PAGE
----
US Senators Discuss Crypto Threat to Domestic Elections

DarkTower director Scott Dueweke said cryptocurrencies are "tailor made" for foreign powers hoping to influence American elections.

AccessTimeIconJun 26, 2018 at 8:15 p.m. UTC
Updated Sep 13, 2021 at 8:06 a.m. UTC
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Cryptocurrencies are "tailor-made" for foreign powers hoping to influence American elections, a security consultant told a group of U.S. senators on Tuesday.

Scott Dueweke, director of threat analysis company DarkTower, was one of several witnesses appearing before the Senate Subcommittee on Crime and Terrorism to discuss the potential use of cryptocurrencies by foreign agents in order to influence American elections. He argued that lawmakers must focus on identity solutions to prevent undue foreign influence on upcoming elections.

"There is a global shell game being played now," by people hoping to bypass financial disclosure rules, he said. As a result, they are purchasing political advertisements and donating to certain parties in efforts to influence elections.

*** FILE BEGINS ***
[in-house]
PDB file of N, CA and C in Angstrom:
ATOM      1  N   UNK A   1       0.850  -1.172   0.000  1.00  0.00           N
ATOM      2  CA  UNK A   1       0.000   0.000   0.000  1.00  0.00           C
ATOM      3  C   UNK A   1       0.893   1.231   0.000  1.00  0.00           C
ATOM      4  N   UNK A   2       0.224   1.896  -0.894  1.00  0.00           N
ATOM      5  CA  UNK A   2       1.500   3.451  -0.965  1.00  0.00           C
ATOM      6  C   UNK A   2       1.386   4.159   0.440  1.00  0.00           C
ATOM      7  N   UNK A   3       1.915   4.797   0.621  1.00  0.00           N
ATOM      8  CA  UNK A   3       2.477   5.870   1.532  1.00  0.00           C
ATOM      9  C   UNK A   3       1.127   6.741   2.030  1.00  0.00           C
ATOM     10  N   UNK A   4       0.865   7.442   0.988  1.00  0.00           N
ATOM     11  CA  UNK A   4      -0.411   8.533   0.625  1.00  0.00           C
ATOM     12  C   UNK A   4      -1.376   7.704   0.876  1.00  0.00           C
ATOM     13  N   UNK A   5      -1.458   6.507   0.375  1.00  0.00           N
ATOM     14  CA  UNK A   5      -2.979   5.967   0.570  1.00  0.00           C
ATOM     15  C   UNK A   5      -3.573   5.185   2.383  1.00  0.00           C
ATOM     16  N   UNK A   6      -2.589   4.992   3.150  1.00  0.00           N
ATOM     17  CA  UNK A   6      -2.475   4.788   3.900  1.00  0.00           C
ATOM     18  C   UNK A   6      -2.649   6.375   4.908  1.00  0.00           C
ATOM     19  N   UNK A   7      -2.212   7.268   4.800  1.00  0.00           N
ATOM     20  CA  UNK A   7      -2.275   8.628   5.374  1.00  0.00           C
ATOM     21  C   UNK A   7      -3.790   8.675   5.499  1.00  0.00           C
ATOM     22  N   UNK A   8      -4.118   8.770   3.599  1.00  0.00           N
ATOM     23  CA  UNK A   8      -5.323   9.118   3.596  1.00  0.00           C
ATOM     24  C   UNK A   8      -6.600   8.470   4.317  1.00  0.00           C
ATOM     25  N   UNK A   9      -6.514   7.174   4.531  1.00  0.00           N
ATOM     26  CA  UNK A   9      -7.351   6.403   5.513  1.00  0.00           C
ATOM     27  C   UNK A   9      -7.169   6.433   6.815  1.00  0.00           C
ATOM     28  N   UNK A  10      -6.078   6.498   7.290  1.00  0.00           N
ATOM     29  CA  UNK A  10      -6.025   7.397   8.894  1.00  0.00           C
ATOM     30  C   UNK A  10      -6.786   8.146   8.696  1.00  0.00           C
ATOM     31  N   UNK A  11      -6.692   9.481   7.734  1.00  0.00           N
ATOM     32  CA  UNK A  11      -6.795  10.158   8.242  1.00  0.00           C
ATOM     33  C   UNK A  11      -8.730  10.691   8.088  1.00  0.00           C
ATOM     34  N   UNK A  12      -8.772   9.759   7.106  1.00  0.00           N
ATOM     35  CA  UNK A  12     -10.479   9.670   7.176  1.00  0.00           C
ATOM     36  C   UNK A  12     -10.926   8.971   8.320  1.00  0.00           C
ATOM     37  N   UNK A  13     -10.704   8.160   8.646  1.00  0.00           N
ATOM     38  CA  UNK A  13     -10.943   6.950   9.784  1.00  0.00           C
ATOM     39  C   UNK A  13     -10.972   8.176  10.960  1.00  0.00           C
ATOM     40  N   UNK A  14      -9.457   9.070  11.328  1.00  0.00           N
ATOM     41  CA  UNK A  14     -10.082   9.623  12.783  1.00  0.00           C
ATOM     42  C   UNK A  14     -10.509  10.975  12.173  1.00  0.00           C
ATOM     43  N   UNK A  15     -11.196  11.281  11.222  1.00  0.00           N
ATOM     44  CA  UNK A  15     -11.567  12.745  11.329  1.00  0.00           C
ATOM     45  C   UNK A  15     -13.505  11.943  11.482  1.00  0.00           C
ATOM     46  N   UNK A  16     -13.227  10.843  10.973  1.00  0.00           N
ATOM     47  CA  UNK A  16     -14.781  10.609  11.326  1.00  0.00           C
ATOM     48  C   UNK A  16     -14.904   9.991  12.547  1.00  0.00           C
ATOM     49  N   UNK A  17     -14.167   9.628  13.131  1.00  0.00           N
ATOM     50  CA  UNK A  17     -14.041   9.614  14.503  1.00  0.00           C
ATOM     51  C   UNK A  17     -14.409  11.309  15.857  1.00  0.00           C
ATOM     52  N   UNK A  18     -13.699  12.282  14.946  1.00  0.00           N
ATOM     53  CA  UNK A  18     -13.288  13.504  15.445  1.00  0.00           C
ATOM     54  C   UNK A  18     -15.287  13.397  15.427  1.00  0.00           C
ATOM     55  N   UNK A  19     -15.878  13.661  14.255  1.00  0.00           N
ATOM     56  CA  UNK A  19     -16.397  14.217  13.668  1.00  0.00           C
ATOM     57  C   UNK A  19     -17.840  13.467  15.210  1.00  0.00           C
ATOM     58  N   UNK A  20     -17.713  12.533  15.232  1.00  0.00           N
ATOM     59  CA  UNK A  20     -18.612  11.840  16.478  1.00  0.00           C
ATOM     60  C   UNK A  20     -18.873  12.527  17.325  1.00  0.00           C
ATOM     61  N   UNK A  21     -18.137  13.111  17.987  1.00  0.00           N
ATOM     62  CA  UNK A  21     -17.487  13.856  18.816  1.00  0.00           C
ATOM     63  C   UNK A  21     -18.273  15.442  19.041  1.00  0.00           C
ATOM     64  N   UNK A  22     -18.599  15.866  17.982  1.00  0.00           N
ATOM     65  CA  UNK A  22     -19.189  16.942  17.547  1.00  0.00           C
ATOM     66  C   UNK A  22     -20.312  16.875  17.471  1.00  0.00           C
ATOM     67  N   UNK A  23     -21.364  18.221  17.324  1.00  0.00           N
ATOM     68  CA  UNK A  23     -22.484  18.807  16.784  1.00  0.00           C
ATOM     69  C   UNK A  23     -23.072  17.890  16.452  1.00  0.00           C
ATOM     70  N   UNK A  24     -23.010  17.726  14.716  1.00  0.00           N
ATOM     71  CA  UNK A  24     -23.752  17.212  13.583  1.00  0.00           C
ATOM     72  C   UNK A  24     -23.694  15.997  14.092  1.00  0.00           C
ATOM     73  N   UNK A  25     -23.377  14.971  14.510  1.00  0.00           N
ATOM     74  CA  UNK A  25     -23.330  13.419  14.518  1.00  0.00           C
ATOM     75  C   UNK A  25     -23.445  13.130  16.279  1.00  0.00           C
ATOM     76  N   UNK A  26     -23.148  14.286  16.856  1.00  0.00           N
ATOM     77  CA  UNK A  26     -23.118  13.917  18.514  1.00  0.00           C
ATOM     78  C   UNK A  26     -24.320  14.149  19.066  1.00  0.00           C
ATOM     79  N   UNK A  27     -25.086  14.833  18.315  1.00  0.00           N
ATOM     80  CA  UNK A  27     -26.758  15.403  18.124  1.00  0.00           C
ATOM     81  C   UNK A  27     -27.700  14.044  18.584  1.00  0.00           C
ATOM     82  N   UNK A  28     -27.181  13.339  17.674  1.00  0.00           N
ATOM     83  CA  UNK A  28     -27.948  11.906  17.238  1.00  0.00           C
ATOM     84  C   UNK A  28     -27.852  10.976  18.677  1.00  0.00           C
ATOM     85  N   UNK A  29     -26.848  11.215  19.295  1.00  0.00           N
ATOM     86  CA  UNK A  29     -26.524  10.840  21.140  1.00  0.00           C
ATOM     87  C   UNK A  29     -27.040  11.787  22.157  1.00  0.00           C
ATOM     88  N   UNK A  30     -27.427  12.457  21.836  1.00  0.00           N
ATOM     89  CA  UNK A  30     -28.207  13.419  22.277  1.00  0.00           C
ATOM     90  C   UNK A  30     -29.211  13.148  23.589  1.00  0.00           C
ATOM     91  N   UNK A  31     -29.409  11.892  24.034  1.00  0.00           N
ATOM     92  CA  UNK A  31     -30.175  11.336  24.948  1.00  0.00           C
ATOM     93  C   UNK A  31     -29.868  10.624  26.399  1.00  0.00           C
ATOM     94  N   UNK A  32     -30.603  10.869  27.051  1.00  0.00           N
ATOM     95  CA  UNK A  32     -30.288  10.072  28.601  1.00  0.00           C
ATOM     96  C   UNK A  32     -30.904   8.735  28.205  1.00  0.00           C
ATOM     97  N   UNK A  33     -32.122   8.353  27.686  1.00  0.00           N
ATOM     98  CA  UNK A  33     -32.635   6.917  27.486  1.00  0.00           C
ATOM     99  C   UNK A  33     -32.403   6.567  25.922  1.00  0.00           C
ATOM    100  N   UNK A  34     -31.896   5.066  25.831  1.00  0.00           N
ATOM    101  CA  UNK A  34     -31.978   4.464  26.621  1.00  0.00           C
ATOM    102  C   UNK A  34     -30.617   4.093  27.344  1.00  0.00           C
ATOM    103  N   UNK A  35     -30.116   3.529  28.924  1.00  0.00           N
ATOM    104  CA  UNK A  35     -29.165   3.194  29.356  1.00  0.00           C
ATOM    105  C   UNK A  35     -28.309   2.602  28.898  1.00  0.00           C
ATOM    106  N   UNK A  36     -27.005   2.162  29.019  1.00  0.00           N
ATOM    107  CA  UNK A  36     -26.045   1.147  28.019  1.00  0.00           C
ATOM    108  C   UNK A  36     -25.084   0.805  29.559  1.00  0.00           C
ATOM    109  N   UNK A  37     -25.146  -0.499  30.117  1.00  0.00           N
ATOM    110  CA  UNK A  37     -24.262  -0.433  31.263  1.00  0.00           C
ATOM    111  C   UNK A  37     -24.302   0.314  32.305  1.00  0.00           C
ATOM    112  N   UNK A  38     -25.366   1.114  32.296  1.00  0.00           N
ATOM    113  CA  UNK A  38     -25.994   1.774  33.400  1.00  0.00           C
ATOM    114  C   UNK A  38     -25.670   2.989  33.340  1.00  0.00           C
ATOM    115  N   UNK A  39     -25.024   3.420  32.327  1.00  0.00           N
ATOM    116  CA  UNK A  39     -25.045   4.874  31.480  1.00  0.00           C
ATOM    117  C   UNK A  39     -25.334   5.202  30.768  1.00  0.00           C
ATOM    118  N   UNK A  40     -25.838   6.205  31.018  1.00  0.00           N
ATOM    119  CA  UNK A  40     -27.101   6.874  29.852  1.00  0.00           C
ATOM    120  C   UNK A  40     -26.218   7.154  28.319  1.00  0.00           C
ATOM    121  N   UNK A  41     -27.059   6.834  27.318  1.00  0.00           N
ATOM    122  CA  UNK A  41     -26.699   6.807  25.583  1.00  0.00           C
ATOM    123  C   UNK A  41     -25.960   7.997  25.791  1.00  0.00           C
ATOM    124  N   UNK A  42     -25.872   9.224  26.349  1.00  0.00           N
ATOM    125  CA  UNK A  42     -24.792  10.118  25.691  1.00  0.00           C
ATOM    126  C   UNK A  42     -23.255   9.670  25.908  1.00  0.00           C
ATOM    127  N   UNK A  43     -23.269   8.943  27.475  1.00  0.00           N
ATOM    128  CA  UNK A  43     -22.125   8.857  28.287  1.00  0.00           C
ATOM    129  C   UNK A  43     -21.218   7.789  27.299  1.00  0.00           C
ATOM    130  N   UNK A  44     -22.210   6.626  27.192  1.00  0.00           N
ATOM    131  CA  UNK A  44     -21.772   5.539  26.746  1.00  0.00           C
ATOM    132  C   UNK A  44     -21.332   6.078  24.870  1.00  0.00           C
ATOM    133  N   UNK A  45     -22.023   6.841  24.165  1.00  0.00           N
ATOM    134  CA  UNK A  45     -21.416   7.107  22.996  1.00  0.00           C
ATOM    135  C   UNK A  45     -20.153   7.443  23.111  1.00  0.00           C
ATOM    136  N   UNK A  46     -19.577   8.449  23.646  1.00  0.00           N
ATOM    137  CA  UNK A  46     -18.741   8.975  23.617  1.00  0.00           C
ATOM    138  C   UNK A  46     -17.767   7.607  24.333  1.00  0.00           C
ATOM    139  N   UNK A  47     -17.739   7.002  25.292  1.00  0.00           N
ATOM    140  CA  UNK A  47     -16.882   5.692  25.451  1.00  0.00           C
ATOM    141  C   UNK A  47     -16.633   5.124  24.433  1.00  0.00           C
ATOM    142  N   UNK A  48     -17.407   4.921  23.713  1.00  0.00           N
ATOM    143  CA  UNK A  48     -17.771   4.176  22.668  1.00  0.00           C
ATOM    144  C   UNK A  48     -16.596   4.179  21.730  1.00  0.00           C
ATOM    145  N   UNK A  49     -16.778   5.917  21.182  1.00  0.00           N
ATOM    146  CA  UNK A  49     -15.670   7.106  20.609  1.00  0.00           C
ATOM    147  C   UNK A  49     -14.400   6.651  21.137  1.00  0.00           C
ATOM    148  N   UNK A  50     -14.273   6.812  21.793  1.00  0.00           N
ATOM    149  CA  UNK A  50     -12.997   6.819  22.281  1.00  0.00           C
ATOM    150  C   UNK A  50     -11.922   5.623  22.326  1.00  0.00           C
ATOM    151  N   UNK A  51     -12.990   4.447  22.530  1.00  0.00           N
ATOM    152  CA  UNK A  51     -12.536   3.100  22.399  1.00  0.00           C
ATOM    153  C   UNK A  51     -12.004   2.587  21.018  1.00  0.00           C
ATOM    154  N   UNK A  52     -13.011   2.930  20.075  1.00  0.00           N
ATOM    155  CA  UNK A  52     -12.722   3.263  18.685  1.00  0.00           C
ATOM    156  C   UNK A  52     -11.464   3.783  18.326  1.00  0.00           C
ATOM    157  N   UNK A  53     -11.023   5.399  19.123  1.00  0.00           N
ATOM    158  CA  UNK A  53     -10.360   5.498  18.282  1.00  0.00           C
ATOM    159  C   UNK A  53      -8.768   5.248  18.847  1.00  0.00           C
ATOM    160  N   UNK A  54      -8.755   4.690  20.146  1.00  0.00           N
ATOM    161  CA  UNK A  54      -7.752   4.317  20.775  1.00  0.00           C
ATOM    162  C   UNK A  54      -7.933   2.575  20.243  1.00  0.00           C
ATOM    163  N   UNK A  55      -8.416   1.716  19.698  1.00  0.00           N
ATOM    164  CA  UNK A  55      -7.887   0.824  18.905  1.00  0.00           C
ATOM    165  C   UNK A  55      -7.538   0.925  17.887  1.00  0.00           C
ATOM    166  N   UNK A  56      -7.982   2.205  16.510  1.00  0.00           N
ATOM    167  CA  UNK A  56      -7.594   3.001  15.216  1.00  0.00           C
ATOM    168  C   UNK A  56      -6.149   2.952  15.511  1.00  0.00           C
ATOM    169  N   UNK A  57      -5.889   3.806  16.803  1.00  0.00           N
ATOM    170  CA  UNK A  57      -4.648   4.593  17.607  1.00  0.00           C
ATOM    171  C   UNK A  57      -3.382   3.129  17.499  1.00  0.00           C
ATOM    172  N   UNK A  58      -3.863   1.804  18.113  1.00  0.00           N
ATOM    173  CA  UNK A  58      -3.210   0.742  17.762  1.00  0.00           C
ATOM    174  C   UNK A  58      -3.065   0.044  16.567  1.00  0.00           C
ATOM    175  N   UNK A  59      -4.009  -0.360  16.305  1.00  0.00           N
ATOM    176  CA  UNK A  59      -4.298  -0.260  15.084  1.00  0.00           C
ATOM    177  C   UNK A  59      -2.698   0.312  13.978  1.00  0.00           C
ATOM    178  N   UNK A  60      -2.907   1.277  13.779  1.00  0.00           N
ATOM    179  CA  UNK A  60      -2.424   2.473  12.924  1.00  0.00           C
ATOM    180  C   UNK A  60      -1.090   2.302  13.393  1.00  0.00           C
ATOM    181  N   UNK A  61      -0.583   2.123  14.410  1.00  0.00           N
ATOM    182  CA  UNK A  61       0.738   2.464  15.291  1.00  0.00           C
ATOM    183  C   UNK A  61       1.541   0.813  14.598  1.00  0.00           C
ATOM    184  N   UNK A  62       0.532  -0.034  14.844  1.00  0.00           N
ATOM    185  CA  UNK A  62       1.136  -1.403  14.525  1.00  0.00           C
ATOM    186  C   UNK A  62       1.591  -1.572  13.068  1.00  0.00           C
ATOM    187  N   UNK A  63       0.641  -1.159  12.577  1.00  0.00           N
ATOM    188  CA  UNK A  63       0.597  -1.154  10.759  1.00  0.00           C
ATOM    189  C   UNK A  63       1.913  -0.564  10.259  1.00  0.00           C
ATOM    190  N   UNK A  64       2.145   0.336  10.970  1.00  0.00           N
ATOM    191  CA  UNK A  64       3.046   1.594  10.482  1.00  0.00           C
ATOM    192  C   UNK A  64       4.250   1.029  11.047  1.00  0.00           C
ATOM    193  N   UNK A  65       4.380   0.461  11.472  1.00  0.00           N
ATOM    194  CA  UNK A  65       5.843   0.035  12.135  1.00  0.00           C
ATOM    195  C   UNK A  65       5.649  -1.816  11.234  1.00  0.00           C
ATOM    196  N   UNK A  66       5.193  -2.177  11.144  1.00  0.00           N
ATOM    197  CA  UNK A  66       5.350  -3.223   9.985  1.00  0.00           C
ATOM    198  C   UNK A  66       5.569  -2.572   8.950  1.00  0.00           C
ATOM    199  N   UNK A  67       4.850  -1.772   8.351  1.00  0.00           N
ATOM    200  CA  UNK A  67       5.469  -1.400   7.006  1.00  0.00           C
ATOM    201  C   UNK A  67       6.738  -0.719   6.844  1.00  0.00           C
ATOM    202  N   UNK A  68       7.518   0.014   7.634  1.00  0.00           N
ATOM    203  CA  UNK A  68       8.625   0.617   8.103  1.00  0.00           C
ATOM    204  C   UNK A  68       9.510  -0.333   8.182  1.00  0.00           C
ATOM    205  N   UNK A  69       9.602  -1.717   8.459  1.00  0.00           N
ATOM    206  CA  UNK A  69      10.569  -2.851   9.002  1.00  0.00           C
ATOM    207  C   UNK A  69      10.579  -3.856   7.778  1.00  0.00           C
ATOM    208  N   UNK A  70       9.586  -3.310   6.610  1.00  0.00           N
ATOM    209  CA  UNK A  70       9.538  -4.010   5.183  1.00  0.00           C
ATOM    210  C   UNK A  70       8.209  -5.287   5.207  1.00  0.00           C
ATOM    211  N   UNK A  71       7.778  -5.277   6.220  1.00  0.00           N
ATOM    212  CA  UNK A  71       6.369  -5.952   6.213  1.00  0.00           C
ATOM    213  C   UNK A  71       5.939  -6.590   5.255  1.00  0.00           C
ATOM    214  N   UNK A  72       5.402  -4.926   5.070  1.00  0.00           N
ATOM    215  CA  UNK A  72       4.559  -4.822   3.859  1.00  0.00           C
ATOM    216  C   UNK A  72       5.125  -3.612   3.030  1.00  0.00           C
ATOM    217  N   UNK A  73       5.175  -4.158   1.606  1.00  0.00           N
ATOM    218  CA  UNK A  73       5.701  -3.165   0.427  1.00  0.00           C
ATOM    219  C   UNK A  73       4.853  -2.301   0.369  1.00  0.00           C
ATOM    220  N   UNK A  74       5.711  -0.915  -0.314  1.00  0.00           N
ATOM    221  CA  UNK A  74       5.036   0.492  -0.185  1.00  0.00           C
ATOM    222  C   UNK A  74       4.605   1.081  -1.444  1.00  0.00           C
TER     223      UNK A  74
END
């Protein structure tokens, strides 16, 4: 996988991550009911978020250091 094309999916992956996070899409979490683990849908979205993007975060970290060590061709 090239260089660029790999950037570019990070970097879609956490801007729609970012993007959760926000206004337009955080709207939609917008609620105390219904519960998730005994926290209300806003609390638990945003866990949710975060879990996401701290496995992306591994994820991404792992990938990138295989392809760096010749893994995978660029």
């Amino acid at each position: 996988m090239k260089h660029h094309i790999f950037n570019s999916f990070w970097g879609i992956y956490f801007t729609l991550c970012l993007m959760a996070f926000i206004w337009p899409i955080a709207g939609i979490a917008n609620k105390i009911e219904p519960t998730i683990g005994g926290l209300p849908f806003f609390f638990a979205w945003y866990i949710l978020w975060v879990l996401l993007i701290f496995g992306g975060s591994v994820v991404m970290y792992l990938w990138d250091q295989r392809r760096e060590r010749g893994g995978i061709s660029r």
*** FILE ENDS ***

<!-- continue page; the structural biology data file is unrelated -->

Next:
Dueweke added:

"They exchange one form of money for another … fiat currency in and fiat currency out, but in between you're going to have these multiple layers of cryptocurrency that are going to be impossible to track."

Another witness, Financial Integrity Network vice president David Murray, noted that cryptocurrencies can be used by foreign entities to avoid detection when donating to political parties or politicians.

He contrasted the use of cryptocurrencies with donations made through financial institutions.

"When donors use financial intermediaries such as banks to execute donations, the location of the financial intermediary is a data point that campaigns can use to identify foreign donors," he explained.

Senator Sheldon Whitehouse, the ranking Democrat on the subcommittee who lead the questions during the hearing, said that "cryptocurrency can be used for money laundering in elections," and therefore pose a "host of challenges for Congress and regulators."

He considered the idea of using legislation to enforce more stringent identity requirements on individuals donating to a political campaign – a push that Dueweke argued is crucial.

"Combining better forensics to understand the source of funds, tied to stronger identity attribution for those placing political ads is critical," Dueweke said. "We have to be able to identify the people that are fanning these flames."

Scott Dueweke image via Senate Subcommittee on Crime and Terrorism 

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